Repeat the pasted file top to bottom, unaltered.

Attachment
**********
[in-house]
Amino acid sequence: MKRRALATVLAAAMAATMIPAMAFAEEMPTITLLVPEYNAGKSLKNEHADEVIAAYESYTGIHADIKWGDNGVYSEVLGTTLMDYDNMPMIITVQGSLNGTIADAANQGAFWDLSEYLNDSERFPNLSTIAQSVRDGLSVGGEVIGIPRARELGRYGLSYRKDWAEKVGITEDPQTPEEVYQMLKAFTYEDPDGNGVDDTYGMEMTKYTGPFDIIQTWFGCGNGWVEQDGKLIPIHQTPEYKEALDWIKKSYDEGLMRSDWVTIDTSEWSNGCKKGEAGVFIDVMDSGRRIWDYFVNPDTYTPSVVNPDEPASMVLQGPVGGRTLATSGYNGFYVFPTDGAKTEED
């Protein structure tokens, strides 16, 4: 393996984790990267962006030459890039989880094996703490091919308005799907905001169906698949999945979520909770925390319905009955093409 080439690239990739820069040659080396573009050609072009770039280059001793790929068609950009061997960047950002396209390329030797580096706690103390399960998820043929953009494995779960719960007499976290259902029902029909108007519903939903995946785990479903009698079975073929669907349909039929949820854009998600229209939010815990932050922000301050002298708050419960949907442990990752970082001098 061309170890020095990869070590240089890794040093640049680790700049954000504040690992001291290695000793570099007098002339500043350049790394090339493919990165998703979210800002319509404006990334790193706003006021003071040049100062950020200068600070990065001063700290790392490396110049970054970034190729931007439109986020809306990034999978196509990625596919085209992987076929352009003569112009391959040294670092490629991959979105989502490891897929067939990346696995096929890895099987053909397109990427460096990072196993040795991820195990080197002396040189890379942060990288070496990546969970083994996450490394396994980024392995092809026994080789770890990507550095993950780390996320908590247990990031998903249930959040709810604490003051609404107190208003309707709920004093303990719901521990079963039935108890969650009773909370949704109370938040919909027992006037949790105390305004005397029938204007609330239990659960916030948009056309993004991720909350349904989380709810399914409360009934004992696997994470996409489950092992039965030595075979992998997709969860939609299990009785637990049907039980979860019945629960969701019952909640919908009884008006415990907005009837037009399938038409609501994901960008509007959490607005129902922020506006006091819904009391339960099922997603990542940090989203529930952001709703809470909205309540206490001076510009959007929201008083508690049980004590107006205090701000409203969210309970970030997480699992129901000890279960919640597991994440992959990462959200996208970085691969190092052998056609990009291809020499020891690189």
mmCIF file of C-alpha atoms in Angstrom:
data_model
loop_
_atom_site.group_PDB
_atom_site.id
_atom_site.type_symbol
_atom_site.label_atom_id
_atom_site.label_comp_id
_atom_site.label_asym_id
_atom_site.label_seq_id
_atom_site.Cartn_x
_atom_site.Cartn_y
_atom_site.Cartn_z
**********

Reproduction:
[in-house]
Amino acid sequence: MKRRALATVLAAAMAATMIPAMAFAEEMPTITLLVPEYNAGKSLKNEHADEVIAAYESYTGIHADIKWGDNGVYSEVLGTTLMDYDNMPMIITVQGSLNGTIADAANQGAFWDLSEYLNDSERFPNLSTIAQSVRDGLSVGGEVIGIPRARELGRYGLSYRKDWAEKVGITEDPQTPEEVYQMLKAFTYEDPDGNGVDDTYGMEMTKYTGPFDIIQTWFGCGNGWVEQDGKLIPIHQTPEYKEALDWIKKSYDEGLMRSDWVTIDTSEWSNGCKKGEAGVFIDVMDSGRRIWDYFVNPDTYTPSVVNPDEPASMVLQGPVGGRTLATSGYNGFYVFPTDGAKTEED
């Protein structure tokens, strides 16, 4: 393996984790990267962006030459890039989880094996703490091919308005799907905001169906698949999945979520909770925390319905009955093409 080439690239990739820069040659080396573009050609072009770039280059001793790929068609950009061997960047950002396209390329030797580096706690103390399960998820043929953009494995779960719960007499976290259902029902029909108007519903939903995946785990479903009698079975073929669907349909039929949820854009998600229209939010815990932050922000301050002298708050419960949907442990990752970082001098 061309170890020095990869070590240089890794040093640049680790700049954000504040690992001291290695000793570099007098002339500043350049790394090339493919990165998703979210800002319509404006990334790193706003006021003071040049100062950020200068600070990065001063700290790392490396110049970054970034190729931007439109986020809306990034999978196509990625596919085209992987076929352009003569112009391959040294670092490629991959979105989502490891897929067939990346696995096929890895099987053909397109990427460096990072196993040795991820195990080197002396040189890379942060990288070496990546969970083994996450490394396994980024392995092809026994080789770890990507550095993950780390996320908590247990990031998903249930959040709810604490003051609404107190208003309707709920004093303990719901521990079963039935108890969650009773909370949704109370938040919909027992006037949790105390305004005397029938204007609330239990659960916030948009056309993004991720909350349904989380709810399914409360009934004992696997994470996409489950092992039965030595075979992998997709969860939609299990009785637990049907039980979860019945629960969701019952909640919908009884008006415990907005009837037009399938038409609501994901960008509007959490607005129902922020506006006091819904009391339960099922997603990542940090989203529930952001709703809470909205309540206490001076510009959007929201008083508690049980004590107006205090701000409203969210309970970030997480699992129901000890279960919640597991994440992959990462959200996208970085691969190092052998056609990009291809020499020891690189």
mmCIF file of C-alpha atoms in Angstrom:
data_model
loop_
_atom_site.group_PDB
_atom_site.id
_atom_site.type_symbol
_atom_site.label_atom_id
_atom_site.label_comp_id
_atom_site.label_asym_id
_atom_site.label_seq_id
_atom_site.Cartn_x
_atom_site.Cartn_y
_atom_site.Cartn_z